Bronx Councilman Blames City’s ‘Irresponsibility’ for Toddler Deaths in Radiator Blast

Bronx Councilman Rafael Salamanca speaks at a press conference where Bronx tenants announced a lawsuit against their landlord.

Bronx Councilman Rafael Salamanca speaks at a press conference where Bronx tenants announced a lawsuit against their landlord. Madina Toure/Observer

Bronx Councilman Rafael Salamanca asserted today that the the city’s “irresponsibility” is at fault for the deaths of two toddlers in a radiator explosion at a Hunts Point homeless shelter last week.

Last Wednesday, Mayor Bill de Blasio labeled the burst of scalding fumes that killed the two-year-old and one-year-old daughters of a family staying in a so-called “cluster site” facility—controversial apartments the city rents for the indigent in private buildings—a “freak accident,” saying that the Department of Housing Preservation and Development had recently inspected the premises. The mayor claimed that his agency had examined the adjacent boiler system and every apartment and did not find anything, which led them to restore the heat.

de Blasio also said that there were no specific complaints that would have indicated that such a tragedy could occur and that the apartment had been inspected last month.

“Last week, we did have a death,” Salamanca said. “We had a death in Hunts Point of two children, two toddlers who lost their life because of irresponsibility that I blame on the city on not checking the radiators properly.”

The lawmaker was speaking at a rally outside a different cluster site building in his district, where tenants announced a lawsuit against the owner. Salamanca is currently drafting three bills that would establish inspections for radiators, regulations surrounding the installation of barriers for radiators and more rigorous protocols concerning the contracts between the city and building owners.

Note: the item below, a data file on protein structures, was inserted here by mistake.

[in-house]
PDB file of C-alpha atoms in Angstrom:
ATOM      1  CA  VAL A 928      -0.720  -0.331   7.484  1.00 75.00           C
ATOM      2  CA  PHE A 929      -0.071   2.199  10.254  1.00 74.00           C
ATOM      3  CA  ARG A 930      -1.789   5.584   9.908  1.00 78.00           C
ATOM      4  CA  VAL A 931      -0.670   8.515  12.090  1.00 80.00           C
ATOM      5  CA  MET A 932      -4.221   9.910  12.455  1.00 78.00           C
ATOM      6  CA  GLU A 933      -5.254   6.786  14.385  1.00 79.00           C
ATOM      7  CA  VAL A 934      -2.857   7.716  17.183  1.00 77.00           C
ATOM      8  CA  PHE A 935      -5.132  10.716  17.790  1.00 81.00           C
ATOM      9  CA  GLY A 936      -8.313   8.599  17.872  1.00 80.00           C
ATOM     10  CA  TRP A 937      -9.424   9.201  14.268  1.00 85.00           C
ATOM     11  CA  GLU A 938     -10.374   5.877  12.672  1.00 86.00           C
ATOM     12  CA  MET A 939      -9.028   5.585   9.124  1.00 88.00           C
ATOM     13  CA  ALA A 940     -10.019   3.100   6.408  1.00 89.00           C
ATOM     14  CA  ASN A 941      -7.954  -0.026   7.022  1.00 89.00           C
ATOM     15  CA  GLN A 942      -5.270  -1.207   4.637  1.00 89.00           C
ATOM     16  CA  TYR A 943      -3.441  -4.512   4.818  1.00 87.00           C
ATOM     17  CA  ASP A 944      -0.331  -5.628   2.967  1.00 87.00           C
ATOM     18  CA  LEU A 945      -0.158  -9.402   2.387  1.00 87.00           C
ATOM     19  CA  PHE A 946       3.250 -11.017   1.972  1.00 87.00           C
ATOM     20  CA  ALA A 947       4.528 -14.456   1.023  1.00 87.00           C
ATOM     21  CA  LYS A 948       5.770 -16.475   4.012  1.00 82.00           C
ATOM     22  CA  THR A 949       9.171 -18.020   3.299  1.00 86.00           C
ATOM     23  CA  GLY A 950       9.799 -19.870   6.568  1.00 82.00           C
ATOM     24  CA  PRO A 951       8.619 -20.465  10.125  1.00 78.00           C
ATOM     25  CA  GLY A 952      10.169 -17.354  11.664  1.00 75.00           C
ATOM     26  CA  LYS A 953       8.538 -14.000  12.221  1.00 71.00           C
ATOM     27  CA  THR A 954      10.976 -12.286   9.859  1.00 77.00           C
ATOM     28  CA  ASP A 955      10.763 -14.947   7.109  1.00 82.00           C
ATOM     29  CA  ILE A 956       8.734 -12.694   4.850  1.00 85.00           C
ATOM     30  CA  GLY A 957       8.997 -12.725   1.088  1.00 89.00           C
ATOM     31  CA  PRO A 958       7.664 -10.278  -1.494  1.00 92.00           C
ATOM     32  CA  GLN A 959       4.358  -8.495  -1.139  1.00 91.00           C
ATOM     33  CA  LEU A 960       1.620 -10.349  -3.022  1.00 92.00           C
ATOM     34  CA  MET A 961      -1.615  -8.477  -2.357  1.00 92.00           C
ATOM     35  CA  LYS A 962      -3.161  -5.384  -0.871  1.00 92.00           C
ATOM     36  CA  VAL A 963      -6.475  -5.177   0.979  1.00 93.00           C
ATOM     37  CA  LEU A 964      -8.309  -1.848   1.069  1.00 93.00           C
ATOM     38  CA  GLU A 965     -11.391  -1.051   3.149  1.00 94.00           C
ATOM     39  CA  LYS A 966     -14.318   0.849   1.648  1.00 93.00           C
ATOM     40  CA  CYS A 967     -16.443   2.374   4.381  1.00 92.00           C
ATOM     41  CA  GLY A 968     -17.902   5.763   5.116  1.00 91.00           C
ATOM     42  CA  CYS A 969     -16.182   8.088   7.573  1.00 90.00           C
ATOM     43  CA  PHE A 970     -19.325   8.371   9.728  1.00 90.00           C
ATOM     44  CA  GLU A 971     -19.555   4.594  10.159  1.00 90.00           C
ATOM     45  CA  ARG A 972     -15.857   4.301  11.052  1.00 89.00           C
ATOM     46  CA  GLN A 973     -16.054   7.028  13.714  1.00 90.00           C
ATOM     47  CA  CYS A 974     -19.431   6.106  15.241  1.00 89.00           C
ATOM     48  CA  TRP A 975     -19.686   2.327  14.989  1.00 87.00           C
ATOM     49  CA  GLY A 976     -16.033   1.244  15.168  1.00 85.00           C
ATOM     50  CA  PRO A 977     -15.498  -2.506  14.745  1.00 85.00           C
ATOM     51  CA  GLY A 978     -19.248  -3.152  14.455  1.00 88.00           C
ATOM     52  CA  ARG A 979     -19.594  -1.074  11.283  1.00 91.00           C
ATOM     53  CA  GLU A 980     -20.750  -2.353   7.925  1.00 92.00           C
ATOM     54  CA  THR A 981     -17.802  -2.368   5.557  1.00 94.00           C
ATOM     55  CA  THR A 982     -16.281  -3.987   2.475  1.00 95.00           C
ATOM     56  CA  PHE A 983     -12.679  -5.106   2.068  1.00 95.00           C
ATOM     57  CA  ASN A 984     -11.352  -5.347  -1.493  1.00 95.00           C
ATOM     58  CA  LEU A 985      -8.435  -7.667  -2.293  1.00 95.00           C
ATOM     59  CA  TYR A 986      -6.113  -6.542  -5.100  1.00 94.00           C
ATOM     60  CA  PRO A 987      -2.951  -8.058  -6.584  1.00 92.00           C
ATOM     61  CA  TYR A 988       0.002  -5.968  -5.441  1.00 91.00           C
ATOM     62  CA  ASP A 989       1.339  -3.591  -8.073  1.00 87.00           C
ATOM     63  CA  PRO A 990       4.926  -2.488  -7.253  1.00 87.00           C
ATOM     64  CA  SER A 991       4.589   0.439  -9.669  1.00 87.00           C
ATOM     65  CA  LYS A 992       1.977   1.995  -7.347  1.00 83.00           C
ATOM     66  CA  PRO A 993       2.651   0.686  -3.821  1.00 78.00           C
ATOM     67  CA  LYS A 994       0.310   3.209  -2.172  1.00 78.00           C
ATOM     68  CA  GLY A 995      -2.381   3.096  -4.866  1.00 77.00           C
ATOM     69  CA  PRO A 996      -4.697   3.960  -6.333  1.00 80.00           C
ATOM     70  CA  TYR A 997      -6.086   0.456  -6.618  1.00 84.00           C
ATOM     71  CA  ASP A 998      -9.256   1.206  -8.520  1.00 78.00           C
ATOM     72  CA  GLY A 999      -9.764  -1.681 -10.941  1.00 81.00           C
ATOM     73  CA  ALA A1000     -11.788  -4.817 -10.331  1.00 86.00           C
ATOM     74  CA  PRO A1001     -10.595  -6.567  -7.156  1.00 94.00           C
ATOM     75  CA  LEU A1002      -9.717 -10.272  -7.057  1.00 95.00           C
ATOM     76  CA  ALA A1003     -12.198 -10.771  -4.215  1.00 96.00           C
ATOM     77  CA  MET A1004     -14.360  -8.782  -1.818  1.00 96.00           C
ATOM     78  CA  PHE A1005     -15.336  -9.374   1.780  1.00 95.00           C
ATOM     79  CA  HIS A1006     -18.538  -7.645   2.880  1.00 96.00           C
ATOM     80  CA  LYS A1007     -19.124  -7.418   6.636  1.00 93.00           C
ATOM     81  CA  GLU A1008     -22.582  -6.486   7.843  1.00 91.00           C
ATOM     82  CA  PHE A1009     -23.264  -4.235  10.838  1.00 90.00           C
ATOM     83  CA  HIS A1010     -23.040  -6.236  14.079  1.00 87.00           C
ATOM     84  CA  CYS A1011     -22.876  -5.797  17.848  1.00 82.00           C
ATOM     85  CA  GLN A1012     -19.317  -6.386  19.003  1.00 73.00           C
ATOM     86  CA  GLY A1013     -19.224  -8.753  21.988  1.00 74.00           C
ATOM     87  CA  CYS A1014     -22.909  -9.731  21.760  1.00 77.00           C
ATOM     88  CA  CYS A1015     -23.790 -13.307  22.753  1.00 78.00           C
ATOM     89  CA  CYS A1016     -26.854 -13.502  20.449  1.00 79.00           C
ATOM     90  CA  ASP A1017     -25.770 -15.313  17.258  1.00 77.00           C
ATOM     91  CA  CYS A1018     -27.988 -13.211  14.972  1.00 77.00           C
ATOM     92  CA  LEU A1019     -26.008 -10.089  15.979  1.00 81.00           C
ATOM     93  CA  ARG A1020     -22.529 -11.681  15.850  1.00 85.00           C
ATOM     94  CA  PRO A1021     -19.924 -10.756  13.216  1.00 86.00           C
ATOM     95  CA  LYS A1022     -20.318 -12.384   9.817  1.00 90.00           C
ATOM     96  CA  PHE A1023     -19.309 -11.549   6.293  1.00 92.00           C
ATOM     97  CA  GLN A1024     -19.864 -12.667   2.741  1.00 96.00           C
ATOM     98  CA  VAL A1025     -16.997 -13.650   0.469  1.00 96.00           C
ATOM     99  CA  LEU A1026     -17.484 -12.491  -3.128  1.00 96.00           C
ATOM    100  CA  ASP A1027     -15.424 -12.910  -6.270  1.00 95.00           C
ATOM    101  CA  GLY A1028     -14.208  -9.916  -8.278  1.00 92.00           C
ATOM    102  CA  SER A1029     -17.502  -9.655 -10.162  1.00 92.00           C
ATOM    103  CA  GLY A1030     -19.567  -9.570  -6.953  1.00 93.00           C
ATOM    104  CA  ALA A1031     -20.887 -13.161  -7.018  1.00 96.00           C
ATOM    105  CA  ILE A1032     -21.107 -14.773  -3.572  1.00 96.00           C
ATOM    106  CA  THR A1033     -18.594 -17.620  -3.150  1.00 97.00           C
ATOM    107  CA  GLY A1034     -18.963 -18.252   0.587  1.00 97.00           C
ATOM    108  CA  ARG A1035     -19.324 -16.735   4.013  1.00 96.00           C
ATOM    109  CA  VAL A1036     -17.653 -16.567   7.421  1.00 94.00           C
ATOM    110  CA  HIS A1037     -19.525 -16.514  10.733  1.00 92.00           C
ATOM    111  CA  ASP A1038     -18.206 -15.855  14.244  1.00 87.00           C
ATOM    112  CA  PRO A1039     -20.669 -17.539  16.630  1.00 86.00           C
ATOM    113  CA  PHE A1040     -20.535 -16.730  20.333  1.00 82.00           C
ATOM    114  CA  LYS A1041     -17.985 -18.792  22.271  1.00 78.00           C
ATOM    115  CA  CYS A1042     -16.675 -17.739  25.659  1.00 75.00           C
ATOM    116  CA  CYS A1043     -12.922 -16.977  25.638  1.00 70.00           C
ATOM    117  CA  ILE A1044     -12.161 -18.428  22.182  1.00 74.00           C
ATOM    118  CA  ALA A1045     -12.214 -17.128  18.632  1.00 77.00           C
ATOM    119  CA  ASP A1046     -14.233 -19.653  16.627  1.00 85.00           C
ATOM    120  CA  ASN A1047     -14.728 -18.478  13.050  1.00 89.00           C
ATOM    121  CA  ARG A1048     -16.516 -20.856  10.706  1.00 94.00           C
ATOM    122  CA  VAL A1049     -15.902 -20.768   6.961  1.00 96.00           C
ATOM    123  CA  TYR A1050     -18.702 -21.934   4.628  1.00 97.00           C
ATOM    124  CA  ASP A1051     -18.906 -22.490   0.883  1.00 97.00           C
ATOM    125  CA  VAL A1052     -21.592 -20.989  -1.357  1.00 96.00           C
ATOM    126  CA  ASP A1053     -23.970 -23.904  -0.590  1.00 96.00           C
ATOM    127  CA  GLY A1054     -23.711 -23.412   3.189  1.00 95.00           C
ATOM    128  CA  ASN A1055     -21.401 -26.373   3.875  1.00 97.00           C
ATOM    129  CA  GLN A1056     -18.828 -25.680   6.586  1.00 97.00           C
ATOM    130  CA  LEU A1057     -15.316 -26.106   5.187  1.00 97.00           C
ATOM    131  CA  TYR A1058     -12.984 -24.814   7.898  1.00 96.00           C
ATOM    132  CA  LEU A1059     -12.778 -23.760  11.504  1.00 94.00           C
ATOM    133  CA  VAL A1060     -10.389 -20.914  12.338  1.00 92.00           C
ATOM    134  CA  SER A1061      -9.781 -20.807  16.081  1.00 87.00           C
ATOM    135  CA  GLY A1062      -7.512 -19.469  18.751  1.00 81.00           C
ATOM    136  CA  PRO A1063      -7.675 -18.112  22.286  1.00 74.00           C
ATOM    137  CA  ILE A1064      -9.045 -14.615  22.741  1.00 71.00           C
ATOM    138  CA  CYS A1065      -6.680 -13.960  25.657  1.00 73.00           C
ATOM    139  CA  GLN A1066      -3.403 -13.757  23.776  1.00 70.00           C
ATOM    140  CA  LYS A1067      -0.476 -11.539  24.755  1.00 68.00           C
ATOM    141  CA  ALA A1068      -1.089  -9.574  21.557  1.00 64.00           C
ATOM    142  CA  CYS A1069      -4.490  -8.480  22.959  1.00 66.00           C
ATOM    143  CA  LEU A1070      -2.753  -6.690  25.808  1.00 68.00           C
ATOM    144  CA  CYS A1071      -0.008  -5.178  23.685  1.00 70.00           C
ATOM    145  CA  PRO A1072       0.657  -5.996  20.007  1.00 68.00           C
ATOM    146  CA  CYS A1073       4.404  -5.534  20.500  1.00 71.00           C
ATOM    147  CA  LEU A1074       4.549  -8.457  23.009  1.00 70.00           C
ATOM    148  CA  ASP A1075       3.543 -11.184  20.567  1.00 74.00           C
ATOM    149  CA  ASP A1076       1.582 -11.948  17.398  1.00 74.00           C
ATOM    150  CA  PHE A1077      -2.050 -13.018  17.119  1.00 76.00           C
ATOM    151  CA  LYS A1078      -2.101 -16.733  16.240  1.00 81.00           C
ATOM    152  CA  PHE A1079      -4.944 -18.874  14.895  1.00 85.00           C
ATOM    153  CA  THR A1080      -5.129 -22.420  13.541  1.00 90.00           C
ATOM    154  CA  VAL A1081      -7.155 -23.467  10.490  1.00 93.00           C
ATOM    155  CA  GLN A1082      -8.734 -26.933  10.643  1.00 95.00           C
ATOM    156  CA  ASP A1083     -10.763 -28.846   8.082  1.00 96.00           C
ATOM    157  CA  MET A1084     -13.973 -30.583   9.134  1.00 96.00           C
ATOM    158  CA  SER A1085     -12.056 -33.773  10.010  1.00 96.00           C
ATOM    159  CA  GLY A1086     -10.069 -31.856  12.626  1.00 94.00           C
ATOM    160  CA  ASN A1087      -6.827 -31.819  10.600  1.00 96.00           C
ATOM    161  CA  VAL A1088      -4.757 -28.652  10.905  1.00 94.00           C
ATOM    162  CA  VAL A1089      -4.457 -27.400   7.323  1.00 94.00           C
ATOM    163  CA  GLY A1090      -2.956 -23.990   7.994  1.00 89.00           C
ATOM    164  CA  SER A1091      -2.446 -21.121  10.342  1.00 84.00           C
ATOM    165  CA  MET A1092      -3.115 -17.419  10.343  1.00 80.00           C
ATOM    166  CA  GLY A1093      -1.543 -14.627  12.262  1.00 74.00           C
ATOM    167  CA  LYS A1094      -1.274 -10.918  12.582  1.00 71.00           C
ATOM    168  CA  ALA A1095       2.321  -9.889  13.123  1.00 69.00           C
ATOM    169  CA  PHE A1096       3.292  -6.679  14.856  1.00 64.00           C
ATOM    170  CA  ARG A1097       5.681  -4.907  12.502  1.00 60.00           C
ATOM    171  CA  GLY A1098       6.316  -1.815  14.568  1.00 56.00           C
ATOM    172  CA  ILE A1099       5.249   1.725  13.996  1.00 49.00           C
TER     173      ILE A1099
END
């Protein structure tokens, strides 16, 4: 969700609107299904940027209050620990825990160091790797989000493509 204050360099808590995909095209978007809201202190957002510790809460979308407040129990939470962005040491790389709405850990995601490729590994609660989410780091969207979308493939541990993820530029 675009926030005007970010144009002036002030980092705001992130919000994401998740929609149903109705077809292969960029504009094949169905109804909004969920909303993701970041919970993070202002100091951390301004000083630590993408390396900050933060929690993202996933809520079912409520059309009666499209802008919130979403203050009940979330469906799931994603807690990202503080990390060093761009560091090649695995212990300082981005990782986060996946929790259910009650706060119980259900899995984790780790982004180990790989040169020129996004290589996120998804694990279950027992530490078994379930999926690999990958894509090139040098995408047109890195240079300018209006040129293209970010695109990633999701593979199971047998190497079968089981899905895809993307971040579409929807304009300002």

The bill pushing for tougher protocols for the contracts has the support of Public Advocate Letitia James and the joint sponsorship of Bronx Borough President Ruben Diaz, Jr. Councilman Stephen Levin, chairman of the City Council’s General Welfare Committee, and Councilman Jumaane Williams, chairman of the Housing and Buildings Committee, have agreed to hold a joint oversight hearing on the tragedy in the coming weeks.

James attended today’s gathering and expressed dismay that the city used a buildings with “all of these violations” as a cluster site.

“We saw in Hunts Point a building where two children died,” she said. “That, too, was a cluster site. It was just unconscionable that we would placing vulnerable populations in buildings which unfortunately violate health codes, violate building code, violate unfortunately unsafe families and families with children.”

Former Mayor Michael Bloomberg established the cluster-site housing program, but subsequent studies have found such facilities tend to have the worst living conditions in the entire shelter system. De Blasio has pledged to phase the centers out, even as he insisted the program was not to blame for last week’s deaths.

HPD told the Observer that it had, in fact, inspected the radiator at the location of last week’s blast during a tour earlier this month.

Salamanca called on the city to investigate the site of today’s rally and address the issues there. The property owner appeared on Public Advocate Letitia James’s Worst Landlords list this year.

“I hope that the city comes here and tours this building,” he said. “It is my understanding that the HPD inspectors have toured this building and I think they can do better. They can do better and as your councilman, I will advocate for nothing less but to ask that they do better and we take this building away.”

Bronx Councilman Blames City’s ‘Irresponsibility’ for Toddler Deaths in Radiator Blast